I think there's just outright trolling and flame-baiting on a large part of folks out there, especially when they look at some system that they can't afford. I don't quite have the cash for a GFX100s, but I can certainly appreciate the photos that people take with them (in particular those that take advantage of the shallower field of depth).

There is probably an element of that! It is easy to get lost in gear discussions and “what is best” when talking photography between times of actually being out in the field practicing photography. I know I often find myself talking about gear, but really, it is mainly to fill time between actually being outside practicing.

Agreed. I actually tend more towards the act of enjoying photography regardless of what camera system or brand. I read about gear and will even talk about gear, but I don’t agonize over gear. Gear talk to me partially fills the gaps between actually being out photographing.

Ha! I can relate to the “kids get off m lawn!” I’m reaching that point myself!

So you take a very low resolution apsc camera and compare it to high resolution ff and medium format cameras.
You forgot that a 32 mp apsc for birds at a distance needs no cropping vs ff and medium format can't even get the shot including any sort of meaningful action.
So go out and take some fast far action shots and compare each using a 32mp sensor which is equivalent to over 80mp ona ff camera.
How blurry will medium format look and same for heavily cropped ff photos.
Each have a purpose and strengths.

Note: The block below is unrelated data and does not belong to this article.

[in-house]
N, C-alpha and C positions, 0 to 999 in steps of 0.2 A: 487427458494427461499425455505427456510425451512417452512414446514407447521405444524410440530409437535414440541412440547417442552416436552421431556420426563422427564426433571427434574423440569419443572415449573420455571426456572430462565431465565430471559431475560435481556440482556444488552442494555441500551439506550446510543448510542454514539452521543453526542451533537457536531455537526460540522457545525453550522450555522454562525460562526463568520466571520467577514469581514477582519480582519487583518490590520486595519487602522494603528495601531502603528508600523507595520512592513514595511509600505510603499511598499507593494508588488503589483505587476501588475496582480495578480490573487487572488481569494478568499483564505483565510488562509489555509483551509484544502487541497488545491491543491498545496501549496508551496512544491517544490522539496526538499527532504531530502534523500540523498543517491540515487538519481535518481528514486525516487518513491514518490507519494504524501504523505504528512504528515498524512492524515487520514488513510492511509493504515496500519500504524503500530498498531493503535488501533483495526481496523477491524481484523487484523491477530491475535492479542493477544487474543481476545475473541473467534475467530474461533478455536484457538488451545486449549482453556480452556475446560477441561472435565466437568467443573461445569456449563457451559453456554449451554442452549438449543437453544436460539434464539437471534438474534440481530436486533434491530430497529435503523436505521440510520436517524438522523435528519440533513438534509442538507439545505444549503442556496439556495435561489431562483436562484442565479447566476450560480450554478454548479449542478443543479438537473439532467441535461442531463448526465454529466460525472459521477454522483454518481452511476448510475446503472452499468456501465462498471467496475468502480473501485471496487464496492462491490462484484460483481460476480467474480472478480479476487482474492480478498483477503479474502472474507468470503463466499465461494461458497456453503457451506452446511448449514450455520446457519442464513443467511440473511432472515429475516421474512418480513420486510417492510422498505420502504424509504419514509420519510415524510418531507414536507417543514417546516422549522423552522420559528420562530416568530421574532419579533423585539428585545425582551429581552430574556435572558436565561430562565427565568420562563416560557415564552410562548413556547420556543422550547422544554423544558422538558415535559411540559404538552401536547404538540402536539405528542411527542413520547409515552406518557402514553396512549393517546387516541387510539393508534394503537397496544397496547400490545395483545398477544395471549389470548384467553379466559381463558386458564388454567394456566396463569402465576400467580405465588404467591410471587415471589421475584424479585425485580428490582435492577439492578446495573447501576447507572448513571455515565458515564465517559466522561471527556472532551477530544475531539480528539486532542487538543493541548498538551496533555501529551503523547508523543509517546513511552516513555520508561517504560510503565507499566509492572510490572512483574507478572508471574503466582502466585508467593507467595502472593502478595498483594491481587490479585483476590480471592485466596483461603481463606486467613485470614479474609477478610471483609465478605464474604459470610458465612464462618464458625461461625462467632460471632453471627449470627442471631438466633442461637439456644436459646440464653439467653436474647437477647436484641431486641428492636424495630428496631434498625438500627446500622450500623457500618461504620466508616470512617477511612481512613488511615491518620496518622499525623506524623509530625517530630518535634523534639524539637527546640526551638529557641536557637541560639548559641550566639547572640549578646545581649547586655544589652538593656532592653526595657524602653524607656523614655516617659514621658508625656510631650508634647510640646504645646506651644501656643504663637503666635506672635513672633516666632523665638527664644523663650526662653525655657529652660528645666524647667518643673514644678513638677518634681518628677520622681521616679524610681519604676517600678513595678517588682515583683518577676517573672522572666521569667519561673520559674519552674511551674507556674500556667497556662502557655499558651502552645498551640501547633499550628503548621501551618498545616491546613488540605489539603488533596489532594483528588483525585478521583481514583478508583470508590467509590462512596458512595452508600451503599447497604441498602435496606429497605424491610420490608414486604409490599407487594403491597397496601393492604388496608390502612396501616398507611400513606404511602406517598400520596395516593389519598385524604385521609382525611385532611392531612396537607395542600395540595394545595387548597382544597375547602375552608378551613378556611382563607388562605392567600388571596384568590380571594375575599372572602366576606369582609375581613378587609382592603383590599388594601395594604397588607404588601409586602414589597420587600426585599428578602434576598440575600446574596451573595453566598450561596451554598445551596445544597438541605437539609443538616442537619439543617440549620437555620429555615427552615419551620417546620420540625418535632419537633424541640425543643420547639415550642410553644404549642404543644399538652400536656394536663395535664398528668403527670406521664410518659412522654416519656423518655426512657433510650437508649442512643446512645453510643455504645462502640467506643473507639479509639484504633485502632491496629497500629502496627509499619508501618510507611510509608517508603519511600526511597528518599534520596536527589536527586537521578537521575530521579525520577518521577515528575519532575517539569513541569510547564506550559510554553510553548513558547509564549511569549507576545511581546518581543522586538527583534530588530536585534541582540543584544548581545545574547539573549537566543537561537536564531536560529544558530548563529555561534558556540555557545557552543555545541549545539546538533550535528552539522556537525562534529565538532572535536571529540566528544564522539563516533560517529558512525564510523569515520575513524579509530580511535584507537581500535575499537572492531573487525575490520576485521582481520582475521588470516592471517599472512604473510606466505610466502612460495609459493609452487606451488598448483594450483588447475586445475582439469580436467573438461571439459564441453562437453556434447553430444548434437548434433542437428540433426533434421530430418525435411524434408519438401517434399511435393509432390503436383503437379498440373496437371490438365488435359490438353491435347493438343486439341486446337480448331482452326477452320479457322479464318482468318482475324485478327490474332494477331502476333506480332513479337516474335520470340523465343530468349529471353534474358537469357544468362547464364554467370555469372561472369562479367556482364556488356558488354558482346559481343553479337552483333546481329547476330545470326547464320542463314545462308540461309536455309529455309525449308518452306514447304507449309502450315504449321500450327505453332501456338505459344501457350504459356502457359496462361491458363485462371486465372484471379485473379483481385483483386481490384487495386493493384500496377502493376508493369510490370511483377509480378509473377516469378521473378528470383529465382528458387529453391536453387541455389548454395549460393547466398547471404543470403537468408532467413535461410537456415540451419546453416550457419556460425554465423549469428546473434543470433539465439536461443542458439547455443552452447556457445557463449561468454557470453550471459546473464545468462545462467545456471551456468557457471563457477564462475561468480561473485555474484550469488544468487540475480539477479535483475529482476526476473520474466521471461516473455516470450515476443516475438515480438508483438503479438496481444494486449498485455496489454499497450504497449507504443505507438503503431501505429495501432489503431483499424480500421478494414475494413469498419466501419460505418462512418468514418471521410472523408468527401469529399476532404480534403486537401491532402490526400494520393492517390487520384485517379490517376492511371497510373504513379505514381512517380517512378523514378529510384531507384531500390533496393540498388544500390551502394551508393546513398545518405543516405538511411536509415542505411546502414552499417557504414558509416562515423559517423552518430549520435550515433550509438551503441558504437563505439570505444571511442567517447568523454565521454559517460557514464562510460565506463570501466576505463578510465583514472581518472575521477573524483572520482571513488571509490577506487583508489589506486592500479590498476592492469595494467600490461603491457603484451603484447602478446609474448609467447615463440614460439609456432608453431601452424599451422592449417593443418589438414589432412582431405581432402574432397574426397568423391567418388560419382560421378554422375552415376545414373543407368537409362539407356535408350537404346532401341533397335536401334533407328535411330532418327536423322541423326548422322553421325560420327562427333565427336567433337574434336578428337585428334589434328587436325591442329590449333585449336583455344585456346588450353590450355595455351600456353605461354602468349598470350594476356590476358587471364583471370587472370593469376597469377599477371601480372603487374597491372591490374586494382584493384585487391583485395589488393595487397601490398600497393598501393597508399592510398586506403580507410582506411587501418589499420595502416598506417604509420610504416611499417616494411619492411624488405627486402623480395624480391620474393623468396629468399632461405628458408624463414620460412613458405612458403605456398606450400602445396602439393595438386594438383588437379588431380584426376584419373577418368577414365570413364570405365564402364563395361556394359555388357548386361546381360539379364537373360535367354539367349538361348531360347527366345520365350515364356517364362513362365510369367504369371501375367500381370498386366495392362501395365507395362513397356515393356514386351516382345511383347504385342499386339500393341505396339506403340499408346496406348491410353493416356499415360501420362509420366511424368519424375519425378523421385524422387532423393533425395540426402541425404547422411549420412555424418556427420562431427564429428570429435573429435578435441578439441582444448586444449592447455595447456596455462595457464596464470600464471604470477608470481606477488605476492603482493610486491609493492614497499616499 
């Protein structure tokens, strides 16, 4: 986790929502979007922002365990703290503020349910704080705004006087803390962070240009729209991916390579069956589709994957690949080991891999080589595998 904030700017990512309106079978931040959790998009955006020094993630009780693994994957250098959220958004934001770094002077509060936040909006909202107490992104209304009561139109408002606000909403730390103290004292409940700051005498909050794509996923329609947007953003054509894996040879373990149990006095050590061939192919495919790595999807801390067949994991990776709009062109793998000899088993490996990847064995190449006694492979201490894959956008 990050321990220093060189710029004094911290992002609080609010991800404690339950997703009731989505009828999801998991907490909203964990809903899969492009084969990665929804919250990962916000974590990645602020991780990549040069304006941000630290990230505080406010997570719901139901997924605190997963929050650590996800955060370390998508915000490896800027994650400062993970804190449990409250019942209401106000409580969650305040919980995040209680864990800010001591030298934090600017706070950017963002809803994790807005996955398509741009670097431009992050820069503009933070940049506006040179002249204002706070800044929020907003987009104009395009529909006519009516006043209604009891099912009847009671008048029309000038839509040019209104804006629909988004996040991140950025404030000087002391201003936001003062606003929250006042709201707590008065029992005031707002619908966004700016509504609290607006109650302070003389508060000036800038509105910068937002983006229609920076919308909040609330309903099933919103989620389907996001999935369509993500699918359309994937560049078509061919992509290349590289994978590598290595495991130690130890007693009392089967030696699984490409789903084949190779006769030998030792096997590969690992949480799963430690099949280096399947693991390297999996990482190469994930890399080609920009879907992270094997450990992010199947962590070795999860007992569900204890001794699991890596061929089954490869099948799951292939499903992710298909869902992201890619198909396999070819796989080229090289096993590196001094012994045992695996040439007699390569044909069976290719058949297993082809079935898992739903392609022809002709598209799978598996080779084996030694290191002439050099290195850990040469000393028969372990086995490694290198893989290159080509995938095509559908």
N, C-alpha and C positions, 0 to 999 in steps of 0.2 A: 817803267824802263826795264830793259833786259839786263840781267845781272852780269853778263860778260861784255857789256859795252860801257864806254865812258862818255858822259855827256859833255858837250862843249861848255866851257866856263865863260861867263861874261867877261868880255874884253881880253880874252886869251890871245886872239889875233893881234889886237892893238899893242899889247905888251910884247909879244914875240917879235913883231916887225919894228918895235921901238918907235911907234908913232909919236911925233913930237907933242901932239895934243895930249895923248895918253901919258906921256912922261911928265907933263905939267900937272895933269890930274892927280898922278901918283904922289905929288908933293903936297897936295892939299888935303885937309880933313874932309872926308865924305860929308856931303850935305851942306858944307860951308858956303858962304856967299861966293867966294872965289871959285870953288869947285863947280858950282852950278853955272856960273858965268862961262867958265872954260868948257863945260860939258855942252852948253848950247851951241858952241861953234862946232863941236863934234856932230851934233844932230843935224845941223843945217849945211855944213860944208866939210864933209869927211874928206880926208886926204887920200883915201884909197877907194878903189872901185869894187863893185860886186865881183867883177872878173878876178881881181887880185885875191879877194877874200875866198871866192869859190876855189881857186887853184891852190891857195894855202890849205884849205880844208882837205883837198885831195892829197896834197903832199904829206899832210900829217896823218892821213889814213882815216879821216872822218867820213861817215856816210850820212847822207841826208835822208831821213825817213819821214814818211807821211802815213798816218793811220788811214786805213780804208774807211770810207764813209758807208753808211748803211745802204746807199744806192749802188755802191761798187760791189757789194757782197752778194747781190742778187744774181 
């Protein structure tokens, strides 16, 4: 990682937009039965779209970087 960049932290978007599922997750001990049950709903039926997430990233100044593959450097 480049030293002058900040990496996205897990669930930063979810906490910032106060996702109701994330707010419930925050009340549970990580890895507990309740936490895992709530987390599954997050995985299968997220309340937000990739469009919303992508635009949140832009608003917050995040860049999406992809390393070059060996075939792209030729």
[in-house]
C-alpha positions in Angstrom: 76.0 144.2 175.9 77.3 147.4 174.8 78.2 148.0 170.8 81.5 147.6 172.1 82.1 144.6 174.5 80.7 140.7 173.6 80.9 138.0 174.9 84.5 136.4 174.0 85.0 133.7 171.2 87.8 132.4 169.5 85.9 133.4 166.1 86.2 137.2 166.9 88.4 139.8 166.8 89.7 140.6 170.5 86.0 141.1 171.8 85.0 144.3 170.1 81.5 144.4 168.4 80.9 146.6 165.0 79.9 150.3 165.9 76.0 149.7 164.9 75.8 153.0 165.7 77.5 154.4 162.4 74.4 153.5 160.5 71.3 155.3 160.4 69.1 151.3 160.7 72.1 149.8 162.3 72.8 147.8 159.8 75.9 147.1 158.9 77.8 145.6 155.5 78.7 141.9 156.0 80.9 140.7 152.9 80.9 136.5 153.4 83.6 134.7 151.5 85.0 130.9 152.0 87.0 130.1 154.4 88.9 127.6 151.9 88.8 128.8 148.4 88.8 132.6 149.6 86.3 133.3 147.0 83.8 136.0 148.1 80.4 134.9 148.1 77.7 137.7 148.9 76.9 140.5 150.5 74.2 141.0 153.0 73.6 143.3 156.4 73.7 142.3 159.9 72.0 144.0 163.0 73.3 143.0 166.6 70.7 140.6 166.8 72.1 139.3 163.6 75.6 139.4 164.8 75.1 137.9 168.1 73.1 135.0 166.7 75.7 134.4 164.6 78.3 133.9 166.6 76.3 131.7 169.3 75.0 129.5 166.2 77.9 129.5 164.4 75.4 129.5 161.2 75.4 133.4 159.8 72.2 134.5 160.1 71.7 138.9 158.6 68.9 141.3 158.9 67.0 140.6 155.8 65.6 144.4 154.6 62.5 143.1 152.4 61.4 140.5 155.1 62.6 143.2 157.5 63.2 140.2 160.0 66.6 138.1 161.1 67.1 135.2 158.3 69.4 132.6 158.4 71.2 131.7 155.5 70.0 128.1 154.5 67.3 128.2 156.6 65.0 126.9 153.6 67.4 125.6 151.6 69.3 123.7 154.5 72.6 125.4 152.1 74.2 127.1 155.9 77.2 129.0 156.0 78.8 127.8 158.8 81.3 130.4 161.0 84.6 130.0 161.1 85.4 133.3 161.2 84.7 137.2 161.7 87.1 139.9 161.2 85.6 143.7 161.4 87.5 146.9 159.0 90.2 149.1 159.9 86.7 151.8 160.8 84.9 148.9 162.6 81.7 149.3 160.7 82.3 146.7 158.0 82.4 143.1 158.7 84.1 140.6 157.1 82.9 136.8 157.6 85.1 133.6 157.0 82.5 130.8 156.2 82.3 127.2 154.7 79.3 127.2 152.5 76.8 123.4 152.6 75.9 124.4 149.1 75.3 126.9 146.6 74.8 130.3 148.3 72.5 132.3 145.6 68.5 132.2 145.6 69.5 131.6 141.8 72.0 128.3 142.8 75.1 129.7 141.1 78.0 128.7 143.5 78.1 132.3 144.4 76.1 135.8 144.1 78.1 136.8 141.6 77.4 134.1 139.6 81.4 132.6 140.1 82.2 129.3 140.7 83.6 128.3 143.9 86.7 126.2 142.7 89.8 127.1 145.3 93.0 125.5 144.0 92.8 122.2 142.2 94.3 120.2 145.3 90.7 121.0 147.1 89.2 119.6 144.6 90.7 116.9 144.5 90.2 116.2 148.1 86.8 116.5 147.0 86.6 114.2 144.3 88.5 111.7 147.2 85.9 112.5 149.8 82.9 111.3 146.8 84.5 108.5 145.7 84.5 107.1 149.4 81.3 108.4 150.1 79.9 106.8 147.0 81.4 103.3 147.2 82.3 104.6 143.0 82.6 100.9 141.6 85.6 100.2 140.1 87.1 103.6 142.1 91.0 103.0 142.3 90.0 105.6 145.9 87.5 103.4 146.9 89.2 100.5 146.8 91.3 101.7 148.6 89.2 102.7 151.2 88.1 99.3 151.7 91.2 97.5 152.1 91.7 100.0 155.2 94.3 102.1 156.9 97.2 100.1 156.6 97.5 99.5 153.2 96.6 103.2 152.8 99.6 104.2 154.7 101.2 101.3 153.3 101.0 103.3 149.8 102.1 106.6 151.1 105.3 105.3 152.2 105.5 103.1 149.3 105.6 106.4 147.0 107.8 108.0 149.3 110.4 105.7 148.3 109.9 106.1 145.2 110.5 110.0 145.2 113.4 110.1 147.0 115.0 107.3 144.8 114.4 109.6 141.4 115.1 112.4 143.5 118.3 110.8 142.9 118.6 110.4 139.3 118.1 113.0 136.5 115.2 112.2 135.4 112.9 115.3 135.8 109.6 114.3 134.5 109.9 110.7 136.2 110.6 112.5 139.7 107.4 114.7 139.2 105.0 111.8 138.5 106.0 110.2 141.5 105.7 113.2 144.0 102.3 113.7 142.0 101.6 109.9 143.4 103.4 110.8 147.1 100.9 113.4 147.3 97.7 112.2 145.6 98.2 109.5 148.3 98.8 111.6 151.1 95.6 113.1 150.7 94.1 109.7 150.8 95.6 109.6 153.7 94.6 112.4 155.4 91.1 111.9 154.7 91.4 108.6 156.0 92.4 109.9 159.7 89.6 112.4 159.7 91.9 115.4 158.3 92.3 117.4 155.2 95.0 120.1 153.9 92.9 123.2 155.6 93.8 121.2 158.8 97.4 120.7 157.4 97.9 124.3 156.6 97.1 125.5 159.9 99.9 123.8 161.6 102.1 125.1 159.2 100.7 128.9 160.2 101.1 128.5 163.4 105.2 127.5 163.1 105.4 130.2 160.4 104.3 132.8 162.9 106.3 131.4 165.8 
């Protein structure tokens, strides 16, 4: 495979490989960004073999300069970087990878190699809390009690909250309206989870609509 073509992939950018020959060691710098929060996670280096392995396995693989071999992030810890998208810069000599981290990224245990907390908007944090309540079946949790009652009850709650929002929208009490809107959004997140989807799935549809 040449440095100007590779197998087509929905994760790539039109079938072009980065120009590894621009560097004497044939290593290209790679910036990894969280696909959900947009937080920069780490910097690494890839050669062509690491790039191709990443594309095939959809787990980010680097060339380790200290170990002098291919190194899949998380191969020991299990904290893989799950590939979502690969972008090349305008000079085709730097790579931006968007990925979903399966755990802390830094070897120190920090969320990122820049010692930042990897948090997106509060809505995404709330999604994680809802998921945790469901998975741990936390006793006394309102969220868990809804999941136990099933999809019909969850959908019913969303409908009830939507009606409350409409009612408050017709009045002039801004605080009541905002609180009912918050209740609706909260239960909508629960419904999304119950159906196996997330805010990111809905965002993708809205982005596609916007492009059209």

Yep - different camera formats for different things. Just have to pick one that fits the majority of ones photography and go from there. So definitely different purposes and strengths.

I bought my Canon A-1 in May 1980, which still works today. July 2013, I bought one of my "bucket list" cameras, a Canon New F-1. My wife and I were traveling back from Charleston, South Carolina and I mentioned "KEH has a used Canon F-1 kit (with the AE Motor Drive FN, and the AE Finder FN) for $400." She asked "Is that their flagship camera?" I answered "Yes, for the 80's." She said "Buy it."
She bought me the EOS 5D III in December 2013.
Other bucket list cameras are the Mamiya 645, Mamiya RB67 or RZ67, and a 4×5 monorail view camera.

Sounds like a fun list of cameras! Hope you keep making progress on the bucket list of cameras!

I need to get the purchases approved by the CFO, my wife. The medium format cameras will be expensive. I checked a few years ago, my Canon F1 kit is holding its value.

I always wanted a Linhof 6x17 and the RB67, but never got either. I still have my Chamonix 45N1, which replaced a Toyo 45A2.